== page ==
The Observatory of Solar Dynamics has obtained a decade of images of our star. NASA summarized these observations, which correspond almost to a cycle of activity of the Sun, in an hour-long video.
Every 0.75 seconds, the Solar Dynamics Observatory (SDO) captures an image of the Sun. Thanks to satellite images, a decade of observations of the star could be summarized in a video of one hour, presented by NASA on June 24, 2020.
This observatory has been launched in February 2010, in order to understand the causes of the variability of solar activity. Since June 2010, the satellite placed in orbit around the Earth observes the star. SDO collected 425 million high resolution images of the star. This represents 20 million gigabytes of data. The following image, for example, was obtained from 151 shots taken by SDO over the decade.
On board, the observatory has several instruments on board, including the AIA (Atmospheric Imaging Assembly) camera: it takes photos of the Sun’s atmosphere in 10 different wavelengths, every 10 seconds. In this video, we see images that were taken at a wavelength of 17.1 nanometers. This corresponds to the extreme ultraviolet, making it possible to see the outermost atmospheric layer of the star, which is called the solar corona – this is what we can see during a total solar eclipse.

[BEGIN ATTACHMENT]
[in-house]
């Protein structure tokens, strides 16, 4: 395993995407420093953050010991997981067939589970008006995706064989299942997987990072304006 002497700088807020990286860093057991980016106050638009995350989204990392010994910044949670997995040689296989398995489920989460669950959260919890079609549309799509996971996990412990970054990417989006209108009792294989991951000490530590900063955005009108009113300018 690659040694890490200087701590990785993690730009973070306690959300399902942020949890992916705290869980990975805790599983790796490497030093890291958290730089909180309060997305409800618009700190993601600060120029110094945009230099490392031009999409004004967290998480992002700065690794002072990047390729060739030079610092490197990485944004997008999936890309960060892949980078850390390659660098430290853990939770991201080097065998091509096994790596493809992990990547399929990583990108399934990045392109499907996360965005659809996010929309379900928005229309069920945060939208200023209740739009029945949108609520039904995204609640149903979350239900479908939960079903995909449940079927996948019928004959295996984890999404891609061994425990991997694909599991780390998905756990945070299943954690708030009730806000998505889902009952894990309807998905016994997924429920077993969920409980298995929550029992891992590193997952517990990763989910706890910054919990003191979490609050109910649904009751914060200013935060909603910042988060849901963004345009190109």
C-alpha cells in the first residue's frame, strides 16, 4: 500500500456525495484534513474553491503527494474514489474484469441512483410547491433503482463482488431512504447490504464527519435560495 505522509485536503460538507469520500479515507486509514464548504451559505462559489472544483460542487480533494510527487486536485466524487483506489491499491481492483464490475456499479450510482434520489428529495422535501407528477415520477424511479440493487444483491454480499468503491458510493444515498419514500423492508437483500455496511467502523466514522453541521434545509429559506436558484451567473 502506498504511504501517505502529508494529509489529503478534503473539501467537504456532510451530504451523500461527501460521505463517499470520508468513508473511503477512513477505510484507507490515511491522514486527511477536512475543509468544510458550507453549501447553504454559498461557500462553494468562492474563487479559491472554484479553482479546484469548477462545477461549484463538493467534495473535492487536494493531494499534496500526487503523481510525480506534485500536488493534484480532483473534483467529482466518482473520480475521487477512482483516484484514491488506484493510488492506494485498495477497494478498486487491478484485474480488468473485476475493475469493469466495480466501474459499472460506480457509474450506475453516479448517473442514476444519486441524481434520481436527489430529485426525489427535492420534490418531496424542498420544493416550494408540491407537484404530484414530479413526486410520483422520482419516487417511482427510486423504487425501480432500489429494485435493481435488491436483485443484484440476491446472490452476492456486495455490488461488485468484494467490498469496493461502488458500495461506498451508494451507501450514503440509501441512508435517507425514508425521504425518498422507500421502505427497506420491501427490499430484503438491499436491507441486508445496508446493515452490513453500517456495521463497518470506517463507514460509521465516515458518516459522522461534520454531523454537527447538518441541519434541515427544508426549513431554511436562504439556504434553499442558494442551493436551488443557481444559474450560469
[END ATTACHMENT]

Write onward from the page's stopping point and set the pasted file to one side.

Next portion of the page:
Almost a whole cycle of observations
With one photo per hour, the video sums up a decade of solar activity in 1 hour and 1 minute. The star precisely follows a cycle of activity 11 years old. The video thus makes it possible to see the increases and decreases of activities which correspond to a phase of this cycle, as well as notable events like transits of planets (this was the case with Mercury last November) or rashes. The video also contains some moments when the Sun is no longer fully visible, for example when the Moon or the Earth passes between the satellite and the Sun – we see for example a black sphere in front of the Sun at the 53rd minute. In 2016, the AIA instrument also had a temporary problem, resolved after a week.
The SDO mission made it possible to important discoveries on the Sun. During a year and a half after its commissioning, SDO saw around 200 solar flares, which helped to better understand the amounts of energy produced during these events. The observatory also saw comets passing in front of the Sun, providing data on the interactions of these objects with the star. The satellite was able to see almost an entire solar cycle, helping scientists anticipate the early signs of the decline of a cycle and the start of a new one.